The 18th century saw the degeneration of European fashion into utter decadence. The centres for haute couture in that age were France and Italy; Macaroni referred to the fancy and overdressed style of Italian clothing the British imitated, as well as the dandies who adopted this style of dressing. Ridiculously elaborate headdresses were the In Thing for the women and the men's headgear was only slightly less ostentatious. Of course, the colonists, being pioneers, barely had time for themselves, let alone to adhere to the latest fashion – which was why they were still fashioning three-cornered tricorne hats long after the high-crowned beaver hat had replaced them in Europe10. The pompous British made fun of these relatively backward colonists by joking that only a New Englander could stick a feather in his tricorne or coonskin hat and fancy himself to be as spiffy as the European fashionplates.

The first line of the chorus, 'Yankee Doodle, keep it up' further drives in this point – go on, Yanks, keep up the pretence of being even remotely fashionable.

What's this about the music and the girls?

'Mind the music and the steps' was a snooty reference to the difference between European and American dances. Graceful dances such as the minuet and waltz reigned supreme in refined Europe; the American folk dances were livelier and considered barbaric in comparison. The bit about the girls ('And with the girls be handy') is a further bit of insult to the colonists. It suggests that the pioneer women had loose morals, and that the chastity of the woman at home was to be seriously doubted.

Who was Captain Gooding?

No one really knows who Captain Gooding was. The Continental Army consisted of about 14,000 officers, inclusive of militia. However, a peek at the war pension rolls reveals that there were men named Gooden, Godwin and Gooding, so 'Gooding' might be a general name for somebody who fought in the Continental Army.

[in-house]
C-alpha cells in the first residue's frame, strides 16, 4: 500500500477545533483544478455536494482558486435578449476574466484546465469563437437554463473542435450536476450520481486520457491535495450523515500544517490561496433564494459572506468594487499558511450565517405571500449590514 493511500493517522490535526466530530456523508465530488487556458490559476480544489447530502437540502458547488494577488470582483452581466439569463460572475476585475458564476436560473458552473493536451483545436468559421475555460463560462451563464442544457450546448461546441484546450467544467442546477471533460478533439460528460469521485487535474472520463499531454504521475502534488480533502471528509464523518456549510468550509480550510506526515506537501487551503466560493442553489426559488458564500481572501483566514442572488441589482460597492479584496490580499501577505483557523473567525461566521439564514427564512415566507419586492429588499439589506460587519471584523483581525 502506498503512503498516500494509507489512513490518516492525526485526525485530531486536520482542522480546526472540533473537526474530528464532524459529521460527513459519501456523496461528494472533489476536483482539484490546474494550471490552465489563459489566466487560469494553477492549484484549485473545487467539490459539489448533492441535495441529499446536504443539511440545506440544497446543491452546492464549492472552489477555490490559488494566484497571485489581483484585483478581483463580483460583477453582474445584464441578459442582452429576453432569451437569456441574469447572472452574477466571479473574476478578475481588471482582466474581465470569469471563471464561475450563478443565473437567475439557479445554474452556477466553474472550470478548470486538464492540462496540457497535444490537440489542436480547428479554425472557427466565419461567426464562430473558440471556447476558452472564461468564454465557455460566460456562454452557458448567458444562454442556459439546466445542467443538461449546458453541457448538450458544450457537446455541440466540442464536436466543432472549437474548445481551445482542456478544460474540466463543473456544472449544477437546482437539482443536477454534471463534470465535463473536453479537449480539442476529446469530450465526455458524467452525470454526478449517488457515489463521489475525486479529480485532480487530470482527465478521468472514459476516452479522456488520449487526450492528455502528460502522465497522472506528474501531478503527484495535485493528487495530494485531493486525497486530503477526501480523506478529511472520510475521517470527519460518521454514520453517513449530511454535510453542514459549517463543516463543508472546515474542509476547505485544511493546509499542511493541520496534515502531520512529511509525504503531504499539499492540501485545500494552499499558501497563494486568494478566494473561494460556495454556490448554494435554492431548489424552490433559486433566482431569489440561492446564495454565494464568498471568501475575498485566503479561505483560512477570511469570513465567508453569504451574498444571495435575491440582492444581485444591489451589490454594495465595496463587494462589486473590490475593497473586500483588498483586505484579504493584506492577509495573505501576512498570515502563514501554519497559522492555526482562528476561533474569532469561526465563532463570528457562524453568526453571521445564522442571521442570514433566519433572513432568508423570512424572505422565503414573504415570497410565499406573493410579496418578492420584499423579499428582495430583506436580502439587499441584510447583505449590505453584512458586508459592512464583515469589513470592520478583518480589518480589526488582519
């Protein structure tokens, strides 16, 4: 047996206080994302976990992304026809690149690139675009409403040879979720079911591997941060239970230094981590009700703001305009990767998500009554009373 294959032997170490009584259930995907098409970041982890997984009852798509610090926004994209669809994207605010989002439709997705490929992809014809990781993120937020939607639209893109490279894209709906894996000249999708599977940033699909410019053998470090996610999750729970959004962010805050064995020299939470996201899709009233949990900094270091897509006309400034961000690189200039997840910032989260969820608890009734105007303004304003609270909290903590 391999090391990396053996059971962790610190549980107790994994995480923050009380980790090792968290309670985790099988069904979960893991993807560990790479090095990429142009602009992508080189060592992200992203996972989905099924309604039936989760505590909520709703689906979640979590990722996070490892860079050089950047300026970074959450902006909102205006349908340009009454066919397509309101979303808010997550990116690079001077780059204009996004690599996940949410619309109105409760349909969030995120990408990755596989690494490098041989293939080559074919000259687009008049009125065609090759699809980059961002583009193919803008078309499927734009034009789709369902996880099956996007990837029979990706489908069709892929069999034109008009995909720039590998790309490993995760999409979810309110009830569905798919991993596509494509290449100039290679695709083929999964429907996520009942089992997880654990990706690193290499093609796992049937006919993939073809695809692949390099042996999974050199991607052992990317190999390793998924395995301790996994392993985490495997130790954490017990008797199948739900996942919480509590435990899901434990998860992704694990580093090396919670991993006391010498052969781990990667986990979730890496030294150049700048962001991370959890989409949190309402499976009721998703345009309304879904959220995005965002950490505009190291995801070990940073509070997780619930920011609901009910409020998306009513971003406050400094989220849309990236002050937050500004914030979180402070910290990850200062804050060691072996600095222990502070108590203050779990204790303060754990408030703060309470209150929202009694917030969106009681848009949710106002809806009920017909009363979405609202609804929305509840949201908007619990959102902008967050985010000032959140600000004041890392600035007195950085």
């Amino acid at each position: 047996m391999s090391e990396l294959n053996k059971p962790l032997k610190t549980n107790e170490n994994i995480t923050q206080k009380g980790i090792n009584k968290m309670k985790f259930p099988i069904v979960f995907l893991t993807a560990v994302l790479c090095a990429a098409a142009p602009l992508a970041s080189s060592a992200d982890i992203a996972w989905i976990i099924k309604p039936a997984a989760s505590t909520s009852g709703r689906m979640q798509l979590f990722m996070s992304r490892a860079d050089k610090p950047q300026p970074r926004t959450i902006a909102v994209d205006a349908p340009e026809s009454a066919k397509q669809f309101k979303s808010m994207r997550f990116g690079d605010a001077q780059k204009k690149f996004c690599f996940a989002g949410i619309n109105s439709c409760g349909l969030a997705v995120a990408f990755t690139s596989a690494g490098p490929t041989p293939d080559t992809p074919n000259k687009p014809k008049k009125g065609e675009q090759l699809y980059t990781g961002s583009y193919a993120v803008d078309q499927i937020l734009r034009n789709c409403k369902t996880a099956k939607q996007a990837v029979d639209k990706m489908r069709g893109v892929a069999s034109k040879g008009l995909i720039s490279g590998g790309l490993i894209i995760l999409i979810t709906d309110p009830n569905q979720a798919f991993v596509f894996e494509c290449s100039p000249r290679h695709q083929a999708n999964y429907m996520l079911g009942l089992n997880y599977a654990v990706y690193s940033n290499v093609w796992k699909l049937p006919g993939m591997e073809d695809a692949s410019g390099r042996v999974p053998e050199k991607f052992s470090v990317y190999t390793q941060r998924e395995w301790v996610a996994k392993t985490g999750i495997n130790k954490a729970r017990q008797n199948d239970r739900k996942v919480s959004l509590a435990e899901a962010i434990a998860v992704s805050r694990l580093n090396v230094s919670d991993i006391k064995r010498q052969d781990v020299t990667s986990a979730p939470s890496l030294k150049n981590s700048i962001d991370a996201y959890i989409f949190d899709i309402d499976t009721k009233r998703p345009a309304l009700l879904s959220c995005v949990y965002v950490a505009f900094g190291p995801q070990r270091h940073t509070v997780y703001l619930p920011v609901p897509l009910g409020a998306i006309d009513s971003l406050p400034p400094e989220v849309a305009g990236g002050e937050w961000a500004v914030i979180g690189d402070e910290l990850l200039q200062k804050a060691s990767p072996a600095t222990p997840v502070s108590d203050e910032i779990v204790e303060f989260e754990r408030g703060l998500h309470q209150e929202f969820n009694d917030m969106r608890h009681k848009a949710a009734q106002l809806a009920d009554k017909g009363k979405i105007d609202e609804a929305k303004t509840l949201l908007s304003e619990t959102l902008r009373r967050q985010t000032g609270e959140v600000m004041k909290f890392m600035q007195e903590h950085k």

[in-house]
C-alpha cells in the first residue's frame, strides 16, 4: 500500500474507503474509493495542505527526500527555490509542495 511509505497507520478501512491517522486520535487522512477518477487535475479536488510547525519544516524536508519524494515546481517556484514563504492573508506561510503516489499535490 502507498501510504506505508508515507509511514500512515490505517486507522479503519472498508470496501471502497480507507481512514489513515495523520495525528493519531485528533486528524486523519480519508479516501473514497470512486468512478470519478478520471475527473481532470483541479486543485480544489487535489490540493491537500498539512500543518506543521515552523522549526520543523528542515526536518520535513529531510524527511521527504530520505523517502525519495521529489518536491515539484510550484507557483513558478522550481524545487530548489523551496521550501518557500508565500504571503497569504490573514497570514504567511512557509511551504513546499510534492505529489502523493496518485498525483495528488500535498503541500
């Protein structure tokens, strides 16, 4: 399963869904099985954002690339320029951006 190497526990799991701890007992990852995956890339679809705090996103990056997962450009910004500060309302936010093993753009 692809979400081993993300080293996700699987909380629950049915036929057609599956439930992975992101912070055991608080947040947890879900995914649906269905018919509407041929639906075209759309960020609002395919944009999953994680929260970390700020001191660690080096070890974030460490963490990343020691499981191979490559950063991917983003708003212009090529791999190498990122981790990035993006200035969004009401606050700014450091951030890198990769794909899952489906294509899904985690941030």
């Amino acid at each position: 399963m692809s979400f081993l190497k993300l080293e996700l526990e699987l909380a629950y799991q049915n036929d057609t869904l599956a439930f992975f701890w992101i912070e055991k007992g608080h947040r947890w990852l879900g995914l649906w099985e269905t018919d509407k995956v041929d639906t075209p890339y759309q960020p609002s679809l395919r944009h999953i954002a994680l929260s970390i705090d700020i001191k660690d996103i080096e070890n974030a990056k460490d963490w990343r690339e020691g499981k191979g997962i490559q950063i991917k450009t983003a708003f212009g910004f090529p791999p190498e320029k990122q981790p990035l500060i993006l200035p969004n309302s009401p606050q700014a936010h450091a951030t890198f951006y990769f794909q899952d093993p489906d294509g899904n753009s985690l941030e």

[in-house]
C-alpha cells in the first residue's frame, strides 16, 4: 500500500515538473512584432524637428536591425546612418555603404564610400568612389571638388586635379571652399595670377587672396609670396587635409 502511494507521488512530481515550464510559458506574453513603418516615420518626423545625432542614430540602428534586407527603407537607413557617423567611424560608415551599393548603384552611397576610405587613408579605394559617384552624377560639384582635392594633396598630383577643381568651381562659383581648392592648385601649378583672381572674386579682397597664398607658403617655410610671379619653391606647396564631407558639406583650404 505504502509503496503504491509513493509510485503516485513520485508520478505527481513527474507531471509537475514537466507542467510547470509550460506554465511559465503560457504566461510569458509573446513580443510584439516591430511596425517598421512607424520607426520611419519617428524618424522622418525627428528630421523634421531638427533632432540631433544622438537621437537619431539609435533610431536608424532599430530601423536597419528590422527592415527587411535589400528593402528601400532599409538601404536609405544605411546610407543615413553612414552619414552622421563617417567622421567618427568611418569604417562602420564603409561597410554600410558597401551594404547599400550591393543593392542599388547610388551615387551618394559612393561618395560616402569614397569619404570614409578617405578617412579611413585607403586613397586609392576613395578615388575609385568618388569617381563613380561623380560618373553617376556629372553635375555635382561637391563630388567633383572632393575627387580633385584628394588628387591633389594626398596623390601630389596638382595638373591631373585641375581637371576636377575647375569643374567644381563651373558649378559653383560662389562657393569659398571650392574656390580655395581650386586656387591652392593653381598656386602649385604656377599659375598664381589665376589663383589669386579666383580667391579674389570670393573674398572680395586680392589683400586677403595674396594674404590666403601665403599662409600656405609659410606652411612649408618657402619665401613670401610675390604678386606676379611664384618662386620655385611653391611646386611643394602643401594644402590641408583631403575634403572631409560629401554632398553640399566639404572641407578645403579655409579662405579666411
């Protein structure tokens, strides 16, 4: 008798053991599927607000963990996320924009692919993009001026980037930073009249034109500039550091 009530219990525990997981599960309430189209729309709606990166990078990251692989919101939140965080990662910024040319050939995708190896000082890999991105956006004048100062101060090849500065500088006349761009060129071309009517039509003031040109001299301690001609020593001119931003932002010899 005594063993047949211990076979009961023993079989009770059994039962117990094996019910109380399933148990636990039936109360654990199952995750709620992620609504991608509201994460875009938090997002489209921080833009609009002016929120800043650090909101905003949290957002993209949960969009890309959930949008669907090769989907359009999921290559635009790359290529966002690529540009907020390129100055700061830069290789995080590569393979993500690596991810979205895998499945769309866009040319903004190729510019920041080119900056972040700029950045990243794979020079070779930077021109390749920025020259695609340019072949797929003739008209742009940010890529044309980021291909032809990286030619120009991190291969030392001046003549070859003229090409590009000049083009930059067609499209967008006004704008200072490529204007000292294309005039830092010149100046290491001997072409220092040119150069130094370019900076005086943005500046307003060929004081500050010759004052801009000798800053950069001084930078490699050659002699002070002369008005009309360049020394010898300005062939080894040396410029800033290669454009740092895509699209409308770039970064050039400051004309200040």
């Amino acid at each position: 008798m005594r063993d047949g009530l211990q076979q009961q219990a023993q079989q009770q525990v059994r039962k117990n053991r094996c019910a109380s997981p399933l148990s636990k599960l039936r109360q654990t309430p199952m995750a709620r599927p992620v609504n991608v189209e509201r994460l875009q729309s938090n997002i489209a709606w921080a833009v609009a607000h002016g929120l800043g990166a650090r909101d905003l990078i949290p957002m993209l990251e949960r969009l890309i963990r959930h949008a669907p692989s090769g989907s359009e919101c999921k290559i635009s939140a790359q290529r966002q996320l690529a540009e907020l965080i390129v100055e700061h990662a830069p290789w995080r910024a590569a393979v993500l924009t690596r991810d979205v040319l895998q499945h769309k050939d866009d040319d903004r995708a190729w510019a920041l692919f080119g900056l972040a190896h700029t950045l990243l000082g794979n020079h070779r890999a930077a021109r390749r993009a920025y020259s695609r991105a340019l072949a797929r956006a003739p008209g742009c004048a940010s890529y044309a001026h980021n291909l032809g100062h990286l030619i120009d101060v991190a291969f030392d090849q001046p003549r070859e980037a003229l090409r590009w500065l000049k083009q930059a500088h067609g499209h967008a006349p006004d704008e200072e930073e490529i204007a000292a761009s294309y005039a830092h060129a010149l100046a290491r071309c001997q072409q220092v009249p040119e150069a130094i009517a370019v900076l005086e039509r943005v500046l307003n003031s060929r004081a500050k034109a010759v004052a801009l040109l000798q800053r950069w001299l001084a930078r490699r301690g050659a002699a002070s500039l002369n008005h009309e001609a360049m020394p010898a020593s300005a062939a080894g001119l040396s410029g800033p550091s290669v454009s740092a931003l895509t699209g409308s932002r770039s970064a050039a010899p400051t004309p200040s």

(The last two lines of the stanza – 'There we seen the men and boys/As thick as hasty pudding' – referred to a quick-recipe British dessert, 'hasty pudding', which was popular around 1742. Seeing as the British were intent on insulting the colonists, 'thick as hasty pudding' could also have very well implied that the New Englanders weren't too bright)


Yankee Doodle is an old song, one that has survived the test of time – roughly five centuries and many major wars, inclusive of the two World Wars. It has evolved from a nursery tune to an insult to an anthem – and at last to a popular traditional song – but not entirely without casualty. More than three quarters of the lyrics written to the tune have been lost forever. Or is it really all that great a loss?

The triumphant colonists who adopted Yankee Doodle may have got their priorities right:

Yankee Doodle is the tune
That we all delight in
It suits for feasts, it suits for fun
And just as well for fightin'.


Patriotic Hymns and Songs: Yankee Doodle. IN The Cambridge History of English and American Literature in 18 Volumes (1907–21). VOLUME XVIII. Later National Literature, Part III.

Higginbotham, D. 1996. American Revolution. Grolier Multimedia Library.

Himes, A, Yankee Doodle Dandy: YDC Goes to Town with an American Classic. LinguisticWonders Series.

Leach, DE, 1996. French and Indian Wars. Grolier Multimedia Library.

Other resources

The British Involvement in the American Civil WarThe Causes of the English Civil War
1Yankee Doodle Dandy (1942), starring James Cagney.2The magazine, Yankee Doodle, ran weekly from 10 October, 1846, to 3 October, 1847. It was an American magazine - based in New York, with an English-born editor - which satirised American politics, especially with regard to James Polk.3The word was supposed to have been a derivative of Janker, a diminutive of Jan; or Jankees, which was a combination of Jan and Kees (cheese); however, when the author attempted to translate these Dutch words using Intertran, the closest approximation available for Janker was 'to yelp or whimper'. The website yourdictionary.com also mentions that the word 'Yankee' is Dutch for 'John'.4Spelled 'Schackburg' in some sources.5Schuckburgh supposedly penned the words in 1755 - the year of General Braddock's defeat - while tending to a wounded prisoner at the home of the Van Rensselaer family.6All of which featured deliberate grammatical errors or American dialects – further emphasis on the fact that the Americans were naïve bumpkins by comparison.7It should be noted that the term Yank had actually been coined as early as 1778.8Although southerners in general are still adamant about only northerners being 'Damn Yanks'.9Note, 'The Words to be Sung throu's the Nose', & in the West Country drawl and dialect.10Also, in stark contrast to the well-dressed British army, Washington's army often turned up in grotty work clothes and bandannas.